Chilcot report: Alex Salmond calls for legal action against Tony Blair

'After such carnage, people will ask inevitable questions of was conflict inevitable and worthwhile? The answer from Chilcot is undoubtedly no. And who is responsible? The answer is undoubtedly Tony Blair. There must now be a consideration of what political or legal consequences are appropriate for those responsible'

Siobhan Fenton
Wednesday 06 July 2016 12:29
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Alex Salmond poured scorn on suggestions he pushed Nicola Sturgeon into calling a second Scottish independence referendum
Alex Salmond poured scorn on suggestions he pushed Nicola Sturgeon into calling a second Scottish independence referendum

Alex Salmond has said legal action against Tony Blair must be considered following the publication of the Chilcot Report into the Iraq War.

In a statement, the SNP politician said: "In the days, weeks and months ahead, the intimate detail of this report will only implicate further a former Prime Minister who recklessly committed the country to war without collective judgement, and personally failed to ensure there was a plan for delivering a future for the people of Iraq.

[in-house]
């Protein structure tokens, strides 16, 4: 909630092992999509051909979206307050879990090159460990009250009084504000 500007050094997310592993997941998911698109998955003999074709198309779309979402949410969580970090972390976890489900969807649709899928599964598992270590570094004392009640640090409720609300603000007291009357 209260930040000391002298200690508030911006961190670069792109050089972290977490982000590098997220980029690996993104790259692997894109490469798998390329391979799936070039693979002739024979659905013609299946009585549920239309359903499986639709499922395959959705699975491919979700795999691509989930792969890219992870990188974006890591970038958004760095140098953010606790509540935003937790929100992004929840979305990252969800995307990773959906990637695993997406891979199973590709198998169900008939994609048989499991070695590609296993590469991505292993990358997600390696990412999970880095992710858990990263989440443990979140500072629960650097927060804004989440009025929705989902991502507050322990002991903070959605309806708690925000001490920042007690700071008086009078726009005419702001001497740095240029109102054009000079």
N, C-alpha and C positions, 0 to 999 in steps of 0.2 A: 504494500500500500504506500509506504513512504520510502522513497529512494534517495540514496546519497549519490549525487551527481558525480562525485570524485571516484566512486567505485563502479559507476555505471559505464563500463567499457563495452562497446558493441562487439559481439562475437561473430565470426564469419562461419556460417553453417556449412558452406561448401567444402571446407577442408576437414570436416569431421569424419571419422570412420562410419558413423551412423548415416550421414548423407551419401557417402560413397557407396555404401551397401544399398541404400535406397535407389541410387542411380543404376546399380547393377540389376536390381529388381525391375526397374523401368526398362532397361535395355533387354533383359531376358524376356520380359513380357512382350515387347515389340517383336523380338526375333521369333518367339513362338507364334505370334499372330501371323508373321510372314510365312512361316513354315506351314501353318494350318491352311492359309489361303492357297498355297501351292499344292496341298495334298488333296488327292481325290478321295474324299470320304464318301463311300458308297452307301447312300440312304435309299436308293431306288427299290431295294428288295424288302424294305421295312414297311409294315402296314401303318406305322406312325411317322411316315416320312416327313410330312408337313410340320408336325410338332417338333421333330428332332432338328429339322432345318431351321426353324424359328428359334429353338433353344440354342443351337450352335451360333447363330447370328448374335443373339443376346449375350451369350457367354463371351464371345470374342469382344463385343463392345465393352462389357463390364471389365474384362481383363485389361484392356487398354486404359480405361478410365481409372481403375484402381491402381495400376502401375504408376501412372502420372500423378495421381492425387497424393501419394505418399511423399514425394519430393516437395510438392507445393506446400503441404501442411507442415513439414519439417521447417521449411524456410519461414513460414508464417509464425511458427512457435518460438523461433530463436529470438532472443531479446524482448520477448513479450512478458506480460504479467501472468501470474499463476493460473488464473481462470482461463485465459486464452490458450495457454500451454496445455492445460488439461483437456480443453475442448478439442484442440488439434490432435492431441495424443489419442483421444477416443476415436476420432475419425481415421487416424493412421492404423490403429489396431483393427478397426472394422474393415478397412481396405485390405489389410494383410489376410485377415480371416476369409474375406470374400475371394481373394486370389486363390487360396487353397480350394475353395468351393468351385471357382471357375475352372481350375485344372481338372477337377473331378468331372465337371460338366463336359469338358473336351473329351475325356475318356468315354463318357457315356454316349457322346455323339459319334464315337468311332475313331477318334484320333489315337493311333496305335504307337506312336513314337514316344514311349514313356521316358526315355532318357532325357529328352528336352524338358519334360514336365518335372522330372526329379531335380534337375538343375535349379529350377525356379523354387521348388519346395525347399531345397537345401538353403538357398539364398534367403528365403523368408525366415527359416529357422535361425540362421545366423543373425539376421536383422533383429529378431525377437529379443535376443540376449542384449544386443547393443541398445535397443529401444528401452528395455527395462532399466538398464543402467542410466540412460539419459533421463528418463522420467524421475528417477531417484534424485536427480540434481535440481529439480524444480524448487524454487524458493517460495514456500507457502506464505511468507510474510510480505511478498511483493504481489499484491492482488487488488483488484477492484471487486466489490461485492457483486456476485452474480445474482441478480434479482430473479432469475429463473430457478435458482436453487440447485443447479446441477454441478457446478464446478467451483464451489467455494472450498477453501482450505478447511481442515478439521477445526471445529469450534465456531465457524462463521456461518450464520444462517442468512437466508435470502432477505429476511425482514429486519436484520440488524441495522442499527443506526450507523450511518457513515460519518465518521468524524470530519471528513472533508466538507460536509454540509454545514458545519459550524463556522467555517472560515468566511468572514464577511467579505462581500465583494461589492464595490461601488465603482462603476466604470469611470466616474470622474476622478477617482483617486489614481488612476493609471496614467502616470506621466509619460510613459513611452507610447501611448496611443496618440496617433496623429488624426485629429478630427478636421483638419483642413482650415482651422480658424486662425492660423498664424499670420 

”After such carnage, people will ask inevitable questions of was conflict inevitable and worthwhile? The answer from Chilcot is undoubtedly no. And who is responsible? The answer is undoubtedly Tony Blair. There must now be a consideration of what political or legal consequences are appropriate for those responsible.“

The Chilcot report says then-Prime Minister Tony Blair was convinced that weapons of mass destruction existed when he ordered the invasion of Iraq. However, it finds intelligence information given to him “did not justify” this certainty,

The report concludes: “The decision to use force – a very serious decision for any government to take – provoked profound controversy in relation to Iraq and became even more controversial when it was subsequently found that Iraq’s programmes to develop and produce chemical, biological and nuclear weapons had been dismantled. It continues to shape debates on national security policy.

“Although the coalition had achieved the removal of a brutal regime which had defied the United Nations and which was seen as a threat to peace and security, it failed to achieve the goals it had set for a new Iraq.”

In a statement Tony Blair said: "These are serious criticisms and they require serious answers. I will respond in detail to them later this afternoon. I will take full responsibility for any mistakes without exception or excuse.

"I will at the same time say why, nonetheless, I believe that it was better to remove Saddam Hussein and why I do not believe this is the cause of the terrorism we see today whether in the Middle East or elsewhere in the world.

"Above all I will pay tribute to our Armed Forces. I will express my profound regret at the loss of life and the grief it has caused the families, and I will set out the lessons I believe future leaders can learn from my experience."

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